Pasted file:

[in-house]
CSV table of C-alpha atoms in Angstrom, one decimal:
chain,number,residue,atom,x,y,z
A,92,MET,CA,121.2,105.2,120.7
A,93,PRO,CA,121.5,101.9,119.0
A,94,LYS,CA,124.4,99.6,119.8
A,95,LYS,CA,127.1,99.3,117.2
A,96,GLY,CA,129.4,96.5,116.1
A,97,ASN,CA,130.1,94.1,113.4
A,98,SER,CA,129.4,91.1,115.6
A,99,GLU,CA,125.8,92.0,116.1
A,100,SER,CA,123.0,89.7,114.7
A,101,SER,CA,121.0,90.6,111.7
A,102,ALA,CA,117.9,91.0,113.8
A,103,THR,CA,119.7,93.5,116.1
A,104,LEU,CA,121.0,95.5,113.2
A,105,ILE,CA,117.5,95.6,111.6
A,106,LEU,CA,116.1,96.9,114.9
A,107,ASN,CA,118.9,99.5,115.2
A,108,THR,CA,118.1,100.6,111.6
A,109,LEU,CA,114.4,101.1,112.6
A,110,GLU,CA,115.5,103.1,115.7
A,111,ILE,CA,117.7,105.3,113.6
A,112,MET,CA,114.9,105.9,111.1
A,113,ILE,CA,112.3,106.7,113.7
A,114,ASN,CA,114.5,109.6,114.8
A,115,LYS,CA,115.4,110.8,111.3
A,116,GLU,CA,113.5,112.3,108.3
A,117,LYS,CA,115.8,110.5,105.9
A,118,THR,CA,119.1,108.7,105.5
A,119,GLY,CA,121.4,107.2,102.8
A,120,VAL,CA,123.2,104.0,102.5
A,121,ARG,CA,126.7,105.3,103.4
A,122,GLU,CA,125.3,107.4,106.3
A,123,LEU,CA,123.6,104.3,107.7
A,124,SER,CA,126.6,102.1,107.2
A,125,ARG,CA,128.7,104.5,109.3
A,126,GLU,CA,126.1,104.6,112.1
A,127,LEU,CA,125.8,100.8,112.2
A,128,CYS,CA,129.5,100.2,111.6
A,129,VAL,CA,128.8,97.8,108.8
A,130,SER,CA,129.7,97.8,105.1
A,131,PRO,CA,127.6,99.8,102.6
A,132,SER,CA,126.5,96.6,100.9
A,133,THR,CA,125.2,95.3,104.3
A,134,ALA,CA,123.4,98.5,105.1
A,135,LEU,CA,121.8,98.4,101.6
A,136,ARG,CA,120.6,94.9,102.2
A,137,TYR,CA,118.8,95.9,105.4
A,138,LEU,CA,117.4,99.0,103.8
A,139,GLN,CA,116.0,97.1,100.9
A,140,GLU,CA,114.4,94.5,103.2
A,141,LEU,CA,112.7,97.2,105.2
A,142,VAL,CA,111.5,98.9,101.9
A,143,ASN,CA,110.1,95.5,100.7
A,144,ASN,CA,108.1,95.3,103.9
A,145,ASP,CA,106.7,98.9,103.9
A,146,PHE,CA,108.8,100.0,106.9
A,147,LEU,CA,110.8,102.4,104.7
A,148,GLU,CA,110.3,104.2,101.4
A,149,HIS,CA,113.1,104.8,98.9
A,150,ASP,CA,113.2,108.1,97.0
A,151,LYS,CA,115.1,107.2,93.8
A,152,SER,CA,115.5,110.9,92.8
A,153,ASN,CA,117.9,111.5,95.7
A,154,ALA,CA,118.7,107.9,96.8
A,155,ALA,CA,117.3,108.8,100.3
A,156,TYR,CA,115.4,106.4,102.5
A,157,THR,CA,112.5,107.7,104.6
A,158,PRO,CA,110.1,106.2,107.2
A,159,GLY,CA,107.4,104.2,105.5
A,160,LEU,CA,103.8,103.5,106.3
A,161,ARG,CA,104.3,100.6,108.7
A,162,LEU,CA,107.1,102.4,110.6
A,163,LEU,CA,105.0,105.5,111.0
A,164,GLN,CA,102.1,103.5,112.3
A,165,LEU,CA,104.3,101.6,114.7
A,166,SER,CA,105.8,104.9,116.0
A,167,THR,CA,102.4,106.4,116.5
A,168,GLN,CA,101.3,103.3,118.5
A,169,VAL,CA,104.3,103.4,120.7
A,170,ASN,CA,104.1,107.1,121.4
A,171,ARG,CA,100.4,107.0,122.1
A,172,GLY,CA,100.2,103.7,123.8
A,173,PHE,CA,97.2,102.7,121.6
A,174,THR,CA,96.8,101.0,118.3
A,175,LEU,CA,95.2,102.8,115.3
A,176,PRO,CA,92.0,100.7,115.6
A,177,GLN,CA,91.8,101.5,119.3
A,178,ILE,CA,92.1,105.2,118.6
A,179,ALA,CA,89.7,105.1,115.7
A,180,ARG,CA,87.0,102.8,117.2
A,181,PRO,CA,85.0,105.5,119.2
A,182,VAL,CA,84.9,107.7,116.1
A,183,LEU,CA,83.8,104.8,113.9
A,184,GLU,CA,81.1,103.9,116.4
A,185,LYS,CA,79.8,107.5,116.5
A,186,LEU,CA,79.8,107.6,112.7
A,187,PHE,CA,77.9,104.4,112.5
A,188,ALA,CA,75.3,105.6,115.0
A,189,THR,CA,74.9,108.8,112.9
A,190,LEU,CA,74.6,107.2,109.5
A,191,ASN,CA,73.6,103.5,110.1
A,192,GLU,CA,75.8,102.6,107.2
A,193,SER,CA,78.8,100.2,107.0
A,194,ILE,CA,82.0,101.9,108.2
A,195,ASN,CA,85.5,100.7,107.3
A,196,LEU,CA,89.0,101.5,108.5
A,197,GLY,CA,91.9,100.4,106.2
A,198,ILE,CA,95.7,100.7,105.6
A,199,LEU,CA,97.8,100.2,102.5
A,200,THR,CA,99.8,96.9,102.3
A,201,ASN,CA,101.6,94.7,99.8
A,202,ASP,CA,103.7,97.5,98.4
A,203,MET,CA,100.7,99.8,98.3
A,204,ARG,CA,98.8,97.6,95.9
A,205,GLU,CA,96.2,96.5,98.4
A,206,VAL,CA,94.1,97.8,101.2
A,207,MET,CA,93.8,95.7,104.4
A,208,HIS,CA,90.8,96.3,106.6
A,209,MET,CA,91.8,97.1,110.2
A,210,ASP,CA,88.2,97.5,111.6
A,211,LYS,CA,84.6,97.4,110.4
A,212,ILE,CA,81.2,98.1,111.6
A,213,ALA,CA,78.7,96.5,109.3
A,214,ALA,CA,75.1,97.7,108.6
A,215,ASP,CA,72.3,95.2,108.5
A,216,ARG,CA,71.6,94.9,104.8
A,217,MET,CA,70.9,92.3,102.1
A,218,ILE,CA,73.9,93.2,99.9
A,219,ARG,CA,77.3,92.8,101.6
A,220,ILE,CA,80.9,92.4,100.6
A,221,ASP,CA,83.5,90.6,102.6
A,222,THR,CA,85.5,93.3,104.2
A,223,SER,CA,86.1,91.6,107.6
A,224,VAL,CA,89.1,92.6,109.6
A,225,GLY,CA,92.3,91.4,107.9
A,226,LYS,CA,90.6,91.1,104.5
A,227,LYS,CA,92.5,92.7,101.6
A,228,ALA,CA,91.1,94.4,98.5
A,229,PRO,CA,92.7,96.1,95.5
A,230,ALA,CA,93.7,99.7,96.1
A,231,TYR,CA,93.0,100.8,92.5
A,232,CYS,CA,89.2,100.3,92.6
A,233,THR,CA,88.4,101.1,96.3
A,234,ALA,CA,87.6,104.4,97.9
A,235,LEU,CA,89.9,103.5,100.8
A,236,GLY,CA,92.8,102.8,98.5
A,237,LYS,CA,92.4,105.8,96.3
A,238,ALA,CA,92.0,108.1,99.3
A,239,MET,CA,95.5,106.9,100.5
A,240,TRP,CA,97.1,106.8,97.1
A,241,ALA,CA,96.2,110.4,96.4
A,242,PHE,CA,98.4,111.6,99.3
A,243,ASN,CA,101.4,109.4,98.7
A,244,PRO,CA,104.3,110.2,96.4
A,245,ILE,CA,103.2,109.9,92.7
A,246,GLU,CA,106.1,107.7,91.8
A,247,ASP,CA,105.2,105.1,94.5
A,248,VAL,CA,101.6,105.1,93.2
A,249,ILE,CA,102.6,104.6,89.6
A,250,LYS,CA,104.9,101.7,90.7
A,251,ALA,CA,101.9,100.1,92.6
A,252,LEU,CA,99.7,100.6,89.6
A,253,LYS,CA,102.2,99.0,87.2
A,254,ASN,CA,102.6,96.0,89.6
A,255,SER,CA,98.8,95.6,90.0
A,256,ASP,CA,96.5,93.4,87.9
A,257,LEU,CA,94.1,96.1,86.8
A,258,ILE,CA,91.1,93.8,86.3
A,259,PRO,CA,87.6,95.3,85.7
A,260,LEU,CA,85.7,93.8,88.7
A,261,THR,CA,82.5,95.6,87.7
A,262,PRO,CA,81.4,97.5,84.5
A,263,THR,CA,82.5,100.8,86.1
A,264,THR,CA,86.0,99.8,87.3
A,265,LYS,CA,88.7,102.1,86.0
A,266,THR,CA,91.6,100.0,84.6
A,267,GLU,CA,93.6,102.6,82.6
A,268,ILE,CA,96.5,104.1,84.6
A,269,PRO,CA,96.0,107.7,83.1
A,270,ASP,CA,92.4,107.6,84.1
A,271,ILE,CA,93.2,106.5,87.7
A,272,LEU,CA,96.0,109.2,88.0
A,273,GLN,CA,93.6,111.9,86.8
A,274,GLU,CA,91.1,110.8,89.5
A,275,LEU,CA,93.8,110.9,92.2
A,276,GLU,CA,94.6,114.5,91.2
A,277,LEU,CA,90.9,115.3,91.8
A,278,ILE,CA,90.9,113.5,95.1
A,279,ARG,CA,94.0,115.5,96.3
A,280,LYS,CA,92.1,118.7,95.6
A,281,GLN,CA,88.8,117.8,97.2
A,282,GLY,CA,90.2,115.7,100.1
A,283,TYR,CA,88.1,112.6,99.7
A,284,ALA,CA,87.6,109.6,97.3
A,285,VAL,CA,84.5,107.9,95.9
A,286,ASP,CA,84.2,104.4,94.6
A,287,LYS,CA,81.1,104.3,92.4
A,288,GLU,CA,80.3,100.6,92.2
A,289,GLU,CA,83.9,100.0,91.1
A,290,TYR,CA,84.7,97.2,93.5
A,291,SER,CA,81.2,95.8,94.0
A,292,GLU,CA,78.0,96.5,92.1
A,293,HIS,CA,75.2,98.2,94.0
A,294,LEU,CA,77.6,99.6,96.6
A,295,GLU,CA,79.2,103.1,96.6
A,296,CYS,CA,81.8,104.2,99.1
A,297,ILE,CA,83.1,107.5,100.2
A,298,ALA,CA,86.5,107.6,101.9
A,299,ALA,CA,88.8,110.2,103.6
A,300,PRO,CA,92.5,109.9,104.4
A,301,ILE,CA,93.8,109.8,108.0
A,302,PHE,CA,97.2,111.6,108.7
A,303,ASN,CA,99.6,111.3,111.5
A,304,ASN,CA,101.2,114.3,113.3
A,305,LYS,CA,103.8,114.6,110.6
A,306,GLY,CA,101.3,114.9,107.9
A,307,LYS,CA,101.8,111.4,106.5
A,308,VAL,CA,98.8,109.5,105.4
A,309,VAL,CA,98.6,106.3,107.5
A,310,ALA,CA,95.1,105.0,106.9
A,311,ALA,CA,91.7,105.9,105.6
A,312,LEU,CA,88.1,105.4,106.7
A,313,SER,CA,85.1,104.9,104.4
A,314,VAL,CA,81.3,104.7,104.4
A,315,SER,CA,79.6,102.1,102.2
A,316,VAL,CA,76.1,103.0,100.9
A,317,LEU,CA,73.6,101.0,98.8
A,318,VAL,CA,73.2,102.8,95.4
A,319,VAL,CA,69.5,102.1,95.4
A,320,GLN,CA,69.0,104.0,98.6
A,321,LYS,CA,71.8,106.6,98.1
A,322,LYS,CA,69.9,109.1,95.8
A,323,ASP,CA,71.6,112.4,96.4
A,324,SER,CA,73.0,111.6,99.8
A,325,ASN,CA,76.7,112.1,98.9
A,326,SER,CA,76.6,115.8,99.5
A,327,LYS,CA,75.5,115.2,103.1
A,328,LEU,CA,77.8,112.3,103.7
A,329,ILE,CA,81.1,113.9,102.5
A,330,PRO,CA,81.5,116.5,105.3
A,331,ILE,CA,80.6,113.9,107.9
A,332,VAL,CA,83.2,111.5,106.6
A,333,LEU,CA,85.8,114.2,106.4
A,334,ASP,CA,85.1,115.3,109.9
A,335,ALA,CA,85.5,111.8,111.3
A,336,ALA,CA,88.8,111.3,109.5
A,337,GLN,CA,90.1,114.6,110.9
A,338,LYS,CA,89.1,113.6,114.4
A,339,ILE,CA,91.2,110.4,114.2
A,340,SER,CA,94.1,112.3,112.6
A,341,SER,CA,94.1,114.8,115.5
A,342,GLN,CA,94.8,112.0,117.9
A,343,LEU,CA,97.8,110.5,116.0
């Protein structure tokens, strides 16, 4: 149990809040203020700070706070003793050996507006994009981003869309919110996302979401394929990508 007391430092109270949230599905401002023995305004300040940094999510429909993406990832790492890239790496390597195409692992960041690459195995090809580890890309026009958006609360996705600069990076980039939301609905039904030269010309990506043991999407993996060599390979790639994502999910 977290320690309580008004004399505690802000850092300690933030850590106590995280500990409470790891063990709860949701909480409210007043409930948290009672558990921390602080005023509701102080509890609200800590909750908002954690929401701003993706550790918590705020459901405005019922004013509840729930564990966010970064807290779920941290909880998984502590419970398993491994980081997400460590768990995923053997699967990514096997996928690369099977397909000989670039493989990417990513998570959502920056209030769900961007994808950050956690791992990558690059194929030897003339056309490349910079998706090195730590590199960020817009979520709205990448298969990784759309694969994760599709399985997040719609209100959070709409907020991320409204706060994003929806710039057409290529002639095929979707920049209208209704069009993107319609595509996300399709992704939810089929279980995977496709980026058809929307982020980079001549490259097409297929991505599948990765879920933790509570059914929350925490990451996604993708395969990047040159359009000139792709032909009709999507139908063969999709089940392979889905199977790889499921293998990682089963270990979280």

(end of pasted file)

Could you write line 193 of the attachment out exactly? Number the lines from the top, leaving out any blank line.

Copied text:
A,281,GLN,CA,88.8,117.8,97.2